top of page

Voice, Gesture,
Line & Shadow

"Mutualism" by Eileen O’Kane Kornreich and gigi murray at the Active Space Gallery was a performance piece part of the one-night event On The Edge of The Infinite, curated by Laura Horne, Steven Pestana, and Sophia Sobers, characterized by sound(voice), movement(gesture), line, and shadows.

by Kun Kyung Sok, May 28, 2024

Her muse, gigi, recites their poetry, and Kornreich draws lines on large paper taped to the wall in response to the rhythm and emotion of the poetry. Spotlights placed behind the artist in the dark space created ever-changing shadows. The language written on the paper transformed into sound, the movements synchronized with the sounds, the line drawings made according to the movements, and the shadows cast by the movements all come together to create a beautiful and multidimensional tapestry within a single space.

For Kornreich, lines are important. A line is the simplest and most clear mark connecting one point to another. Lines are created in a single stroke without multiple overlays. They break down three-dimensionality and illusion, making boundaries clear. Traditionally, in Asia, lines are significant in painting. Painting captures the subject's essence, and lines represent the link between the finite world and the infinite world beyond, often considered an extension of writing. Kornreich's line drawings visualizing poetry consist of large, rough black and blue lines occasionally mixed with yellow, these lines stretch long across the large paper, making irregular spiral circles, lines that appear to be broken but reconnected, or lines that appear to be connected but are then broken again. The poetry written on the paper by gigi transforms into their voice and then is rewritten in lines and colors by Kornreich's hand. This cycle of poetry going from paper to mouth and back from hand to paper transcends the simple dichotomy of language and drawing, resulting in a composite aesthetic experience.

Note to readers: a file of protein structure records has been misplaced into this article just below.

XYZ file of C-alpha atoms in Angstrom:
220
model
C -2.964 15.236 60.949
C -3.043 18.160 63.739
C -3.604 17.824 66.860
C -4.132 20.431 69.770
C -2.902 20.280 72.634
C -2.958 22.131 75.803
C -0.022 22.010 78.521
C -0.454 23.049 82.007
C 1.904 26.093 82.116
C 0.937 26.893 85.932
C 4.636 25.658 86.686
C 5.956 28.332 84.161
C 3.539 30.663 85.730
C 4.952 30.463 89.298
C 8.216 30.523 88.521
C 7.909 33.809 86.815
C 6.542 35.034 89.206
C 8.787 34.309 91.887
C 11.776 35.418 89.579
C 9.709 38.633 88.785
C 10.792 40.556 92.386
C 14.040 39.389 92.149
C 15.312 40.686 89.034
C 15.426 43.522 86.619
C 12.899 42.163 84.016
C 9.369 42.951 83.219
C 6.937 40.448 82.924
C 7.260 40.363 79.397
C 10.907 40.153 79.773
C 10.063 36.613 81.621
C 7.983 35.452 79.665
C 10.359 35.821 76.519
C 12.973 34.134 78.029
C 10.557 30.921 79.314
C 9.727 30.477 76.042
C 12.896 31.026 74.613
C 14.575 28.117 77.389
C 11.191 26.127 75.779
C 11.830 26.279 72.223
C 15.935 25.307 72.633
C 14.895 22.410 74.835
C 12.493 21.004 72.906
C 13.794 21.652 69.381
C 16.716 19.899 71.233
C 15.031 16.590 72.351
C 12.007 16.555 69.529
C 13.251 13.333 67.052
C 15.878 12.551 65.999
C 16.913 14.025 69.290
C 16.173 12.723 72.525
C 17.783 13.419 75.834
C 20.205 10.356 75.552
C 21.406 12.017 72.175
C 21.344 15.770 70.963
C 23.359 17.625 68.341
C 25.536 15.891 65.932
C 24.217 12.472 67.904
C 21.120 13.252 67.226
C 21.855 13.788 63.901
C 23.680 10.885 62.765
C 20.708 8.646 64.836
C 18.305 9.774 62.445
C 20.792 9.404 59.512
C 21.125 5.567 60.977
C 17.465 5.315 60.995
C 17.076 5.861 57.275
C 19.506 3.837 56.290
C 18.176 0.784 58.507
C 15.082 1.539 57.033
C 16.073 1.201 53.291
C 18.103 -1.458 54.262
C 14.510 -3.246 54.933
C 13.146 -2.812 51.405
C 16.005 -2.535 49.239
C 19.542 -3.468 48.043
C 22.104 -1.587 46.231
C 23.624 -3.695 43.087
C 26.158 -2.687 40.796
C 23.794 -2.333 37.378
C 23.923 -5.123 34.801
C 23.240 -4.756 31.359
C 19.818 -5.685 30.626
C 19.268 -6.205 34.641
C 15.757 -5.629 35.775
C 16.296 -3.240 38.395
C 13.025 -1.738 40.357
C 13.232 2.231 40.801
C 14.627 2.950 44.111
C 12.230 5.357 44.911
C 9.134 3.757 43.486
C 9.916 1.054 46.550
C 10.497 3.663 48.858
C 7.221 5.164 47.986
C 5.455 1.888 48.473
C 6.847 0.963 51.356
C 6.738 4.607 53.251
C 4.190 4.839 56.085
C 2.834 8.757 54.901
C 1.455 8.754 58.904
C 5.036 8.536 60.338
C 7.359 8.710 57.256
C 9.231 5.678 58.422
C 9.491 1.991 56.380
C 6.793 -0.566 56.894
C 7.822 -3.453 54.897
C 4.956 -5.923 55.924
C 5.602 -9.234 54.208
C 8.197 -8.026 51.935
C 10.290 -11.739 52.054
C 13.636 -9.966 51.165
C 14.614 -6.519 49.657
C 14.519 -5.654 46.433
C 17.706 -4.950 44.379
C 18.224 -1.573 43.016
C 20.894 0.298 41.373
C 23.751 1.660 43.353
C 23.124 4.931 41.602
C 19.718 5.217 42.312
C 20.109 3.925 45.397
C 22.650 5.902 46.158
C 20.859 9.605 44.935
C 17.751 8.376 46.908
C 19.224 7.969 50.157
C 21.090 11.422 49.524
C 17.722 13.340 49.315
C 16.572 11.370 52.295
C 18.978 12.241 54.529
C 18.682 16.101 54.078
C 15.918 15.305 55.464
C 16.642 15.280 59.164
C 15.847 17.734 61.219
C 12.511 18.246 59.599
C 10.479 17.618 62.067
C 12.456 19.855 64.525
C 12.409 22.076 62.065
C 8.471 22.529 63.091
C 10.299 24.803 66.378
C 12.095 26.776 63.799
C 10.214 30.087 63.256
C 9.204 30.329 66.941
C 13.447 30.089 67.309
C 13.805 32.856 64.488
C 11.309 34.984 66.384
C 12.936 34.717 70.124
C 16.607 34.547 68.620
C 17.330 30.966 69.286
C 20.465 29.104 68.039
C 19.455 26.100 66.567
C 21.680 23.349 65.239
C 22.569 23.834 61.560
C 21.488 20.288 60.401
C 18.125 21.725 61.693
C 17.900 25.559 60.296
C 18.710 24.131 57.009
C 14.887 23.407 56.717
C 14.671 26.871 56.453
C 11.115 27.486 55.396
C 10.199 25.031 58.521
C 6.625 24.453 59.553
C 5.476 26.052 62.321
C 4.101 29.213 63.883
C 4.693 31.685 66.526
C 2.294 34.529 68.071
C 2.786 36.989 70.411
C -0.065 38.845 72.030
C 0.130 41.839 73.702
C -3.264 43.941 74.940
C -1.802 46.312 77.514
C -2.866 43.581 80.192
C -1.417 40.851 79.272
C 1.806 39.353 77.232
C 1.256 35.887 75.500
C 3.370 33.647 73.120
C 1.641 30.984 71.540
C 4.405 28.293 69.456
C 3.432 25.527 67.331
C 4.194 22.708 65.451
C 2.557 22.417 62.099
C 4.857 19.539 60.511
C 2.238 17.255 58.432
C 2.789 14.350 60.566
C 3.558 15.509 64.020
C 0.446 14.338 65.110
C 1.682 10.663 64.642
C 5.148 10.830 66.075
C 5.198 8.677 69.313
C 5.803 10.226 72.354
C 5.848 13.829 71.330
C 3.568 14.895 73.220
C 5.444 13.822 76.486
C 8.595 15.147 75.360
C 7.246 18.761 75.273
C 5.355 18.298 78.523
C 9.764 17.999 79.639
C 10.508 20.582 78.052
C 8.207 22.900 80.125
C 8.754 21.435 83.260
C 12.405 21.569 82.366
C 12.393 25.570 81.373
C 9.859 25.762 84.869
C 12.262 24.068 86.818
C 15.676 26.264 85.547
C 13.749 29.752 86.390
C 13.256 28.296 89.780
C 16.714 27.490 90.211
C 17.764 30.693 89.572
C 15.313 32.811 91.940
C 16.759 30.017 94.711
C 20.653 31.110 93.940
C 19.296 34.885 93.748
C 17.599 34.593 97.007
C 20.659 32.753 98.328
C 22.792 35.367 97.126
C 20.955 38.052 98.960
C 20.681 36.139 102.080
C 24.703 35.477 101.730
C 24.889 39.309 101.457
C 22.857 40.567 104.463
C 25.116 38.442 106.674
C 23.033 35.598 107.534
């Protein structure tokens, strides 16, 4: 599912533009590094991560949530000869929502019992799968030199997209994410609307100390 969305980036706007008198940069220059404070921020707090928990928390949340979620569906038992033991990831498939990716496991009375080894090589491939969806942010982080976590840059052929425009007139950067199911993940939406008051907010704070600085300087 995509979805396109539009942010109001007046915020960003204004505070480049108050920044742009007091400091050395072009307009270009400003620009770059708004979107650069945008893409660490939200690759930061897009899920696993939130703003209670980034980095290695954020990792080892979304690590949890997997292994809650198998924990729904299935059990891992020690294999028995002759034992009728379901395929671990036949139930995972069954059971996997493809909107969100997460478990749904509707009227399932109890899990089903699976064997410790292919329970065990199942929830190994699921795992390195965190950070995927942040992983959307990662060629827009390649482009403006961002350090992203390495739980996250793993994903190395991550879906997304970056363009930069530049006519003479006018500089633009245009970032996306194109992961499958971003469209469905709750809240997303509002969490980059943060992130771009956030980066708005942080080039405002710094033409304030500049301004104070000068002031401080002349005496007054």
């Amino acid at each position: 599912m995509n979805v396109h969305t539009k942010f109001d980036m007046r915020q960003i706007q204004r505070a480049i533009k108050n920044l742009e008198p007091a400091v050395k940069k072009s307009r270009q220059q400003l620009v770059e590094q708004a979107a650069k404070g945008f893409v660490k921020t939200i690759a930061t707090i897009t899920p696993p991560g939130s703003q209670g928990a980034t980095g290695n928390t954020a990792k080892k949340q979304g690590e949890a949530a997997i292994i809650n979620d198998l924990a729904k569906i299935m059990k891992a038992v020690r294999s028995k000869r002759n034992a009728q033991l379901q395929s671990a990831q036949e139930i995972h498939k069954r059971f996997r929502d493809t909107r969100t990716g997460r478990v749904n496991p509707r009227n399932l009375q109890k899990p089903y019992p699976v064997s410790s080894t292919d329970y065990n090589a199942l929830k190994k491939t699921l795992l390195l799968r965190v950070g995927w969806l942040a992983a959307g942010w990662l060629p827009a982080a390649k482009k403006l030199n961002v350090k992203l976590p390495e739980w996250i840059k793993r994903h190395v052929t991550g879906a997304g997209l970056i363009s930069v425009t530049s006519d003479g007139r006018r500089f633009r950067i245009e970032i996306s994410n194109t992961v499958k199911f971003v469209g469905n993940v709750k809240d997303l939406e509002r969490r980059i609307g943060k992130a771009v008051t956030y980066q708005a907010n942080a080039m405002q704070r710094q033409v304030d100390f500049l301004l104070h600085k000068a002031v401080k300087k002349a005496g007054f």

Shadows constantly move and change over the boundaries and negative spaces these lines create. Depending on the artist's movements, the shadows form shapes of her body or unidentifiable forms. They expand monstrously beyond the paper, with the shadows of her arms or legs enlarging, and sometimes only the shadow of her head (changing size). gigi's shadows are even more intriguing. The shadow of gigi holding their written poem extends forward like a warrior's sword. The combined shadows of Kornreich and gigi resemble a four-legged creature. Most shadows extend beyond the paper's frame, seemingly breaking the dichotomous boundaries of the inside and the outside, as well as art and non-art. The play of light and shadow recalls Kara Walker's work, which addresses race and identity through silhouettes. Still, Kornreich's performance transcends the binary of light and shadow by combining language, voice, line, silhouette, and the artist's gestures to convey layered narratives. This exploration delves into the dualities inherent in our lives, such as gender, personality, and relationships, provocatively and profoundly.

This performance emphasizes the theme of mutual dependence and influence, which permeates the entire exhibition. Born in 1955, Kornreich belongs to a generation of women and female artists who experienced conflict between patriarchal traditional education and the new ideology of feminism. Most intellectual women of that time were constantly confused between being docile and feminine and being free and progressive. It felt as if one had to choose between being male or female and think and act accordingly. The various oppressions and confusions Kornreich experienced as a woman naturally might make her feel a sense of solidarity and empathy with others who identify as women. She draws them and collaborates with them. Her approach to handling them as a subject is very interesting. 

According to her interview with Tussle Magazine about her previous exhibition, “Pleasures of Duality”, she had an art education based on the traditional male perspective. However, the exhibition follows her feminist tendency to reimagine the depiction of the female body by male artists like Gauguin and David Salle, as nonbinary and male-presenting forms. It seems she strives to harmonize or resolve her traditional influences with her progressive beliefs. Kornreich appears to be attempting to transcend her time's inherent limitations and dichotomous thinking by integrating and reinterpreting her artistic lineage from a feminist perspective. The interdisciplinary complex boundaries and ever-changing lines and shadows revealed in this performance demonstrate her effort to break away from traditional fixed identities, offering an integrated artistic experience that transcends simple dichotomies. This experience opens new perspectives and senses for the audience, deconstructing fixed meanings and identities, and opening up the possibility for diverse interpretations.

bottom of page